Spiner portrays himself as a nebbishy, anxious wreck, which completely contradicts the image I have of him in my head as a confident, charismatic, and hilarious performer. It made me feel more aligned with the character Brent, which is nice because as someone who sees myself in Data, there was the risk I would find Brent to be so different from his character as to be not relatable. I too am an apparently confident and charismatic person who is actually an anxious wreck. (Can women be nebbishy? If we can, I am on the inside but not externally.) Because of this, I found Brent super relatable.
We get a glimpse into the glamor of a Hollywood life here when Brent puts in a CD in his car in 1991. How fancy is he? My family didn’t get a car with a CD player in it until probably 2000 or later. We bought one with a tape deck in 1993.
Spiner references his comedy influences in the book frequently; at first, I didn’t think of him as a comedic performer, in spite fo thinking of him as a funny person, but remembering that he was part of a panel on humor in Star Trek as part of First Contact Day 2021 reminded me that this is, in fact, a huge part of his work. Spiner’s comedy chops shine through in the book, when he has Brent drop jokes in a classic comedic structure. Again, I can’t tell you the exact quotes, but there are a lot of places where my annotations say things like “Fucking hilarious” and “Brent Spiner is a goddamn delight.”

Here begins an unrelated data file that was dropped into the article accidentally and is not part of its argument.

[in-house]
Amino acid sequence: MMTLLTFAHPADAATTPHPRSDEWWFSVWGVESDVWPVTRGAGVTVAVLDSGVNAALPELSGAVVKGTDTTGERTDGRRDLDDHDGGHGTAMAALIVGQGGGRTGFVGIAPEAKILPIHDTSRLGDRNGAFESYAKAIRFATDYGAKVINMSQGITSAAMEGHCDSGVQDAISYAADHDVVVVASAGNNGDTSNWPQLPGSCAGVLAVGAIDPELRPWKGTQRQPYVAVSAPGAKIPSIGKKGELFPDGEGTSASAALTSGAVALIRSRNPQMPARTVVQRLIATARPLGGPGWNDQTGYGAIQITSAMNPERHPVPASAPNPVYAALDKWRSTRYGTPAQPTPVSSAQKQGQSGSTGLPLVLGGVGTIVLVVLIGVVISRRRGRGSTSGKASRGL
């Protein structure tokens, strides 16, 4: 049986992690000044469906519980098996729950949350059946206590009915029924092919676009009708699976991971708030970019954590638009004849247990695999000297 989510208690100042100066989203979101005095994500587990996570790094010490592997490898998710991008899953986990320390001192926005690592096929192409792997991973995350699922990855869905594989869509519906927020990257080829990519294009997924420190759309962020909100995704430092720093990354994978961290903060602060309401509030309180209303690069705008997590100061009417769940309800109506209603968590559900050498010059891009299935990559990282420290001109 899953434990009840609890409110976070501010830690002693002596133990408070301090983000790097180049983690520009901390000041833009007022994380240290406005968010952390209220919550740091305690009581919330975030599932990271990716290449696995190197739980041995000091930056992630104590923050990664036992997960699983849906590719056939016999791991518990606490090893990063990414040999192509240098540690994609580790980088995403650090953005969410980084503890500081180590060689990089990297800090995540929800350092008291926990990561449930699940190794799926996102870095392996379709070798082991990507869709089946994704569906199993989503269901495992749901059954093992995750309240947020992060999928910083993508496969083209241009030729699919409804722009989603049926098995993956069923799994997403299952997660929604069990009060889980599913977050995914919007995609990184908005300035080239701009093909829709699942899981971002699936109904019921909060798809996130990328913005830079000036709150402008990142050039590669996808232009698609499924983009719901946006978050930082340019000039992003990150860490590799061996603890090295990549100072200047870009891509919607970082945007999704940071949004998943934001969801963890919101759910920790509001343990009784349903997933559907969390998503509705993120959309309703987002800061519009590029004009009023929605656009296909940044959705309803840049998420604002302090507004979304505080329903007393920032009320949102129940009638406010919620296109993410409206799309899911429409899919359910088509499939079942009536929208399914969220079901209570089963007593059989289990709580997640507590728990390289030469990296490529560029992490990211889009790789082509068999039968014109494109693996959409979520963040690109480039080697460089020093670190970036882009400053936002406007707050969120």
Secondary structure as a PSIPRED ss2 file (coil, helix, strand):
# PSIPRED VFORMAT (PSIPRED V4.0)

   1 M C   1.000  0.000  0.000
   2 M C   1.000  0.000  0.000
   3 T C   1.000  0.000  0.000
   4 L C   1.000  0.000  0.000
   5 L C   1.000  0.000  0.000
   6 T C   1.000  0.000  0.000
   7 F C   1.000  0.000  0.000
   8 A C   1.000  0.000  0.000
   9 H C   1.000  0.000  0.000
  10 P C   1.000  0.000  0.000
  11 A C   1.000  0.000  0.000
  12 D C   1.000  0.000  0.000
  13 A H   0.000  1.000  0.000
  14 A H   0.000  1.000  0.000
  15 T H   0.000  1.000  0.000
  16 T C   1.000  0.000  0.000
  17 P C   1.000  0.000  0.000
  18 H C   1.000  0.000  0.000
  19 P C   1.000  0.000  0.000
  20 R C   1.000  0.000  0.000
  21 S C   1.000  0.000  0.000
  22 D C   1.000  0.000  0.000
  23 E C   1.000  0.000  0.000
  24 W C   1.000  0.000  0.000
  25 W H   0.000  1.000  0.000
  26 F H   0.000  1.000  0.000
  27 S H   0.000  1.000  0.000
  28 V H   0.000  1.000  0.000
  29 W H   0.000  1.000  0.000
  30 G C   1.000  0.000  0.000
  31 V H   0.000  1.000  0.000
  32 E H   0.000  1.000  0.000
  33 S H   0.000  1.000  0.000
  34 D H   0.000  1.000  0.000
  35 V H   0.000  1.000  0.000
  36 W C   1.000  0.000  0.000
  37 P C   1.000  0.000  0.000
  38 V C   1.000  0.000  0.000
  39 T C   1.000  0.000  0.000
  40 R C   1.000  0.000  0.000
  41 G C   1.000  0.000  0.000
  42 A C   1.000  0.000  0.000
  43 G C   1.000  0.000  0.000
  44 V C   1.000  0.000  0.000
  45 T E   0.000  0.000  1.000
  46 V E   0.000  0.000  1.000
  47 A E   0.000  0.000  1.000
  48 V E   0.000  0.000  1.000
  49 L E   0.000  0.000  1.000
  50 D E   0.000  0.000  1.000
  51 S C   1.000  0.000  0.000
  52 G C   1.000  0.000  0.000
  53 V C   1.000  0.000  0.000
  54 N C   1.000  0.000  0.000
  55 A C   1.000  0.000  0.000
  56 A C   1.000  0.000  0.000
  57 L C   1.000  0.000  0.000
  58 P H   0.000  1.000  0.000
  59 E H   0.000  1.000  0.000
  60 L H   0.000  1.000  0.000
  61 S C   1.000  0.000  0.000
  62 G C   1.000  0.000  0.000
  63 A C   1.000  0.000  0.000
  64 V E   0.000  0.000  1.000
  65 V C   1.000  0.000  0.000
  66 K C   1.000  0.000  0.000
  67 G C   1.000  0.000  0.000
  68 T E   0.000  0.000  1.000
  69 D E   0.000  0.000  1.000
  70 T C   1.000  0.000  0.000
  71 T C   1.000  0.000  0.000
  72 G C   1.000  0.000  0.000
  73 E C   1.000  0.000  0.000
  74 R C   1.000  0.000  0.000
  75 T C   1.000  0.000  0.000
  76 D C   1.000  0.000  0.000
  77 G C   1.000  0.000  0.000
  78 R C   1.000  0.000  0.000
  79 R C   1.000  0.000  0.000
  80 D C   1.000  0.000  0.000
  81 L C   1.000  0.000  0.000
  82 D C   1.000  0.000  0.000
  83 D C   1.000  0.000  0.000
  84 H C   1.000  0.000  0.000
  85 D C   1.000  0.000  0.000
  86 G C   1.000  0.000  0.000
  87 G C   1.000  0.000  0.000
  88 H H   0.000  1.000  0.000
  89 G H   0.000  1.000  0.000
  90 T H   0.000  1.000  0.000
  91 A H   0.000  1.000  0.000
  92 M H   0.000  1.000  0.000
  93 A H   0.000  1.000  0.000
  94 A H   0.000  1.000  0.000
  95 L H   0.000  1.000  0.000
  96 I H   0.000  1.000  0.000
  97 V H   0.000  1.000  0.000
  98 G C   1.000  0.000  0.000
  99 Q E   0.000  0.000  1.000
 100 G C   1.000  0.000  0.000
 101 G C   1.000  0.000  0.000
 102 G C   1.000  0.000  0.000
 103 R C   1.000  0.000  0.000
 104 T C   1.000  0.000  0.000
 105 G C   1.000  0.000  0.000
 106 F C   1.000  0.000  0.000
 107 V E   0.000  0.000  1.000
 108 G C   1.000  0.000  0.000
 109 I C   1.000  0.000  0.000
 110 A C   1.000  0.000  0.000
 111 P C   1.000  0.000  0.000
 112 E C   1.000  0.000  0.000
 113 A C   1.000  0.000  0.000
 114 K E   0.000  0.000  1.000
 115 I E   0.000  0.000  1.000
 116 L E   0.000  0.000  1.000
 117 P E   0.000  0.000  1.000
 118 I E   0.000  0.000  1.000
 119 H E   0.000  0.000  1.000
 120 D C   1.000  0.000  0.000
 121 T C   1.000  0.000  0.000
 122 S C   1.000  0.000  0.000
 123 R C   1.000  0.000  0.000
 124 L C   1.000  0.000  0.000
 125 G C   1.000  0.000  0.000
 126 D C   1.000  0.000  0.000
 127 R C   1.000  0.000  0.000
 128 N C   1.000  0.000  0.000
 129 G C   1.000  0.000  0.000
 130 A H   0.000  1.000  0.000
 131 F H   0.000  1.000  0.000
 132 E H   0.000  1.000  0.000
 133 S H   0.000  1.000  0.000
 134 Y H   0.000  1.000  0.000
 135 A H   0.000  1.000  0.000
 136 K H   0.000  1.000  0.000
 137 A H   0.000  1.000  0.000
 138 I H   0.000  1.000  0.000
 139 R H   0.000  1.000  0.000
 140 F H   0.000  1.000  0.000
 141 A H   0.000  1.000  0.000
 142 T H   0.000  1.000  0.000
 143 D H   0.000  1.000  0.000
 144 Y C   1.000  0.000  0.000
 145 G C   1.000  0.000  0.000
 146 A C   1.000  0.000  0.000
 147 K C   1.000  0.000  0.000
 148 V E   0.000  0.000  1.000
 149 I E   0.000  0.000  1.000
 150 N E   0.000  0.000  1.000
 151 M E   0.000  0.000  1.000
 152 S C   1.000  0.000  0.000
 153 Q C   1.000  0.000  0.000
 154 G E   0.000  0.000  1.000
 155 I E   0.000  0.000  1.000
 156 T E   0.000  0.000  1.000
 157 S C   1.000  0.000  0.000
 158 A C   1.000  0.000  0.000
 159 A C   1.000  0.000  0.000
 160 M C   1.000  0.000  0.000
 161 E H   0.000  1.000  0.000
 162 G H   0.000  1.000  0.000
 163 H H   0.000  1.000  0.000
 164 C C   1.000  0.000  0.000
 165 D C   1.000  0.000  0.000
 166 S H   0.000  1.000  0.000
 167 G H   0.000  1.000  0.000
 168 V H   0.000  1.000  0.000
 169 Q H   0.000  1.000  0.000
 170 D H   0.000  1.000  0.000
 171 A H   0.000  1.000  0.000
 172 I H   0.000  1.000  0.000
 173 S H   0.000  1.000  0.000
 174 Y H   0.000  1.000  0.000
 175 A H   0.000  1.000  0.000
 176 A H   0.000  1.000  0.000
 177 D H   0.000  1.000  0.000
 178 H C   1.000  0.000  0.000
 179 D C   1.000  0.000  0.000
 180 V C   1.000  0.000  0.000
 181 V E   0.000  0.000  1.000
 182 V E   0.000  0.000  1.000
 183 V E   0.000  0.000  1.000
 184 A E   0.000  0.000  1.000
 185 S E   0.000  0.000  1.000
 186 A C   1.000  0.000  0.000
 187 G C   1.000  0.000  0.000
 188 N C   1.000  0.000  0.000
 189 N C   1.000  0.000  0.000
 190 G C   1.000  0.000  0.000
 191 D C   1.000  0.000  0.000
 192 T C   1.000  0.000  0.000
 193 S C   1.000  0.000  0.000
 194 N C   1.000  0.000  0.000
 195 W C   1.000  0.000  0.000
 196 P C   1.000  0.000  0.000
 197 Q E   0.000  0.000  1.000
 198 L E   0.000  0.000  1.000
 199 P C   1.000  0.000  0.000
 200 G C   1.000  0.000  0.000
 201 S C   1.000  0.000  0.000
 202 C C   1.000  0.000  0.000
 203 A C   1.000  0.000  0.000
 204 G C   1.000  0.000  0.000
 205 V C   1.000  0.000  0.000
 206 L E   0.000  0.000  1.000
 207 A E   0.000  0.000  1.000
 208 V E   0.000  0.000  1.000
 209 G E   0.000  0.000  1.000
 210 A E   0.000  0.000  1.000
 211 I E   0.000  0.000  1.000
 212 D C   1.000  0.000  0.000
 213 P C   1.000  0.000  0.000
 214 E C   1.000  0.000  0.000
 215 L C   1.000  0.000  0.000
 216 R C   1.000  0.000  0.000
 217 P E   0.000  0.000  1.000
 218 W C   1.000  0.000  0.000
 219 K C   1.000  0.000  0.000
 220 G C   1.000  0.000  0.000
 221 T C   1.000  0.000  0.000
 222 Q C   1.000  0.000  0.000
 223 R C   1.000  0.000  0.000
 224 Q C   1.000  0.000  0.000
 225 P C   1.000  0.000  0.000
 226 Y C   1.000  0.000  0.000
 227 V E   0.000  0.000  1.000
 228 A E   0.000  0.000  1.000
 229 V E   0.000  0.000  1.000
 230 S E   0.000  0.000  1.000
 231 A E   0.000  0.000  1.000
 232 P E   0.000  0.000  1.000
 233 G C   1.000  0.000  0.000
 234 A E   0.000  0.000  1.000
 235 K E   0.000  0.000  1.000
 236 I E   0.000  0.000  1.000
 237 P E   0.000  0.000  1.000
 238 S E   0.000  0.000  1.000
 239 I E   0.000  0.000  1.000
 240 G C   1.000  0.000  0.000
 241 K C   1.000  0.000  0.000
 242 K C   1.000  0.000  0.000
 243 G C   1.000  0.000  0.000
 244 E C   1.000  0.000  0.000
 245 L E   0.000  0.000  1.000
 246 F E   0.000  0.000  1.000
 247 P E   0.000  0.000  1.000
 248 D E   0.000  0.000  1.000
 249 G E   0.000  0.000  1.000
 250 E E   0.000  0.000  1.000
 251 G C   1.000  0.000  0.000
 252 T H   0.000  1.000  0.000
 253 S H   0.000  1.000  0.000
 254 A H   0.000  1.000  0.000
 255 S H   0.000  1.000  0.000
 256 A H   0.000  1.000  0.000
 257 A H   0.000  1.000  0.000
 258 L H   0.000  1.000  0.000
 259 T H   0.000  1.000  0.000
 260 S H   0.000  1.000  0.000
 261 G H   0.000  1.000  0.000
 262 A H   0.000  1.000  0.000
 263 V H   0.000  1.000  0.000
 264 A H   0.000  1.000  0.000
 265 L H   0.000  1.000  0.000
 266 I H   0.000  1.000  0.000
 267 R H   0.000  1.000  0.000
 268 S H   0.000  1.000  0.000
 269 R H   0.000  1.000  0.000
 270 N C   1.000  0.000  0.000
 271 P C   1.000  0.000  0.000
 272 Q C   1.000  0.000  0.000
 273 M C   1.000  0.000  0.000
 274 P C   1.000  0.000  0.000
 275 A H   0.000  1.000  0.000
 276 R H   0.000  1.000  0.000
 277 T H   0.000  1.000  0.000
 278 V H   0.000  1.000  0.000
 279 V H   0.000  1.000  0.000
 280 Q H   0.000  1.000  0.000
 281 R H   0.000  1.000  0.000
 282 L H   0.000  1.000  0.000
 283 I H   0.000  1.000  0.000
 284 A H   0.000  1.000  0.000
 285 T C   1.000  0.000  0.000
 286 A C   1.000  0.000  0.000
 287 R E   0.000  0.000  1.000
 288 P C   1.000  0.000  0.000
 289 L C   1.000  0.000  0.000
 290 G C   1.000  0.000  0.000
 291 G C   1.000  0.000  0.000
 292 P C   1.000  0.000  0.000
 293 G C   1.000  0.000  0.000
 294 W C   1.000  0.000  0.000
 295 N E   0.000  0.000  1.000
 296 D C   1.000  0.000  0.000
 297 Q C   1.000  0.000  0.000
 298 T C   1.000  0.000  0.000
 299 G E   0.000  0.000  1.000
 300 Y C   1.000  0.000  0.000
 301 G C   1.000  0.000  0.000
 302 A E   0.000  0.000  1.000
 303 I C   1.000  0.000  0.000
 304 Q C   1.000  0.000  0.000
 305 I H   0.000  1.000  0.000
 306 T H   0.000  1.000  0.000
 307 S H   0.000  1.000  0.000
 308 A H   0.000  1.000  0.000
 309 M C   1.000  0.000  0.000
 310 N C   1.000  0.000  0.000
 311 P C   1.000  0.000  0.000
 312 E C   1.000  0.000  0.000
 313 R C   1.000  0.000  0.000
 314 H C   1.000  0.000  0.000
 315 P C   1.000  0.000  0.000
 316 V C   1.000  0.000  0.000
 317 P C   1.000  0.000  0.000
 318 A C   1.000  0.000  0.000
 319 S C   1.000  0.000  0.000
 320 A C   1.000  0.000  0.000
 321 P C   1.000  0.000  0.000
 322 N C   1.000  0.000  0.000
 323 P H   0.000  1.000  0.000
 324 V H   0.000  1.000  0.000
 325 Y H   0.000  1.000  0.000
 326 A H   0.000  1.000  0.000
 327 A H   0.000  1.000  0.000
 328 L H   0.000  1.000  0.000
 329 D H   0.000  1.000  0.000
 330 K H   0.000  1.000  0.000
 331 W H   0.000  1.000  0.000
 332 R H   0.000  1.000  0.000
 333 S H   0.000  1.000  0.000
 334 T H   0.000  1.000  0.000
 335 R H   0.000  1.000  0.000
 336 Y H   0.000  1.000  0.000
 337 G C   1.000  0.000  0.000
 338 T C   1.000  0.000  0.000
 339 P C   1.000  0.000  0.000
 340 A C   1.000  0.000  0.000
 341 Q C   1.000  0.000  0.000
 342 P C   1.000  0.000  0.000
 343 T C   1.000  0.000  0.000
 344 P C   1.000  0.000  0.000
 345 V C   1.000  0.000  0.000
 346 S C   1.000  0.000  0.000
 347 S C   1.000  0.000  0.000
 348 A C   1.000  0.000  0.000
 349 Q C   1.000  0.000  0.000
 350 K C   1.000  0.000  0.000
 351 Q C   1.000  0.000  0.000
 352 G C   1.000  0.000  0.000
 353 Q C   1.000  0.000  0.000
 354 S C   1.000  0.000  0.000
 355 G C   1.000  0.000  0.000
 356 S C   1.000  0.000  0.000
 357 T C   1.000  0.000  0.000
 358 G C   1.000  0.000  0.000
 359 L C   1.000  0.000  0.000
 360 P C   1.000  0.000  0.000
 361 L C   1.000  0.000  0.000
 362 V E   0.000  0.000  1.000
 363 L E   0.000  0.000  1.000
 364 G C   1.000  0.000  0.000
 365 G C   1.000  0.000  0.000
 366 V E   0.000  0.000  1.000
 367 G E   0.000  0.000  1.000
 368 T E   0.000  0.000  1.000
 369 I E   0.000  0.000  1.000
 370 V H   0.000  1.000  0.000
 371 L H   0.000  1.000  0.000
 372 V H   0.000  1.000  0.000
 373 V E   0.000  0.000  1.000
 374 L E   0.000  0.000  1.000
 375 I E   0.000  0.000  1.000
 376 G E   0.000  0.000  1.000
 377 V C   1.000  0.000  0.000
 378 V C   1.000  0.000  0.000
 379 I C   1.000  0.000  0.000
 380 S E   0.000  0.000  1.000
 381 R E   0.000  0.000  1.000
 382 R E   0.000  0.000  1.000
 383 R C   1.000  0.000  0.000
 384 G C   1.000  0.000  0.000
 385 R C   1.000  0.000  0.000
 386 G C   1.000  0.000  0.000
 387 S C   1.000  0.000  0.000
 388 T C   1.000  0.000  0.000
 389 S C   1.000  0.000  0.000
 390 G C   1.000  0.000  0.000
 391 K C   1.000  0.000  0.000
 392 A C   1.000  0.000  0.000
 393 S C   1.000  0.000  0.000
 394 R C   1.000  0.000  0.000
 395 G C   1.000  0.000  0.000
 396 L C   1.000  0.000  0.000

Spiner confirms what I already knew (and used for my Data cosplay at my dissertation defense): Data is not white. He is gold. I liked that he confirmed this and mentioned it pretty frequently.
Spiner portrays Gene Roddenberry and Majel Barrett-Roddenberry as freaking adorable. I don’t know what they were really like, and I know that Majel wasn’t the alpha and omega of Gene’s attractions and romantic/sexual relationships, but DAMN, so cute.
Spiner’s portrayal of his TNG classmates is, according to his SyFy interview, exaggerated; it’s also delightful. Levar Burton is the most enlightened hippie in hippietown and Patrick Stewart is 100% So Very RSC.
What I wanted more of:
There is a lot going on in this book, in spite of it focusing strongly on one storyline: Brent dealing with the mysterious fan who is stalking him and seems to believe she is his daughter from the Star Trek: The Next Generation episode “The Offspring” (almost there in my rewatch!), Lal. I wish we’d gotten to spend a little bit more time with any of it. It’s a fast and fun read but it wouldn’t have been hurt by I having more time on set, more time dealing with the mystery, more time with Brent handling his complicated relationship with FBI Agent Cindy Lou and her twin, private security guard Candy Lou.
What I need to warn you about:
Spiner’s writing voice here is sparse. I think this is because Spiner is putting on a Chandleresque voice; reading the Google Books preview for The Big Sleep confirmed this for me. I rarely read hard-boiled detective fiction or noir; I’m more of a Victorian/cozy kind of gal. Because of this, the voice took me by surprise. If you’re used to that kind of writing, I think you’ll go, “Yep.” If not, know that it’s an intentional style.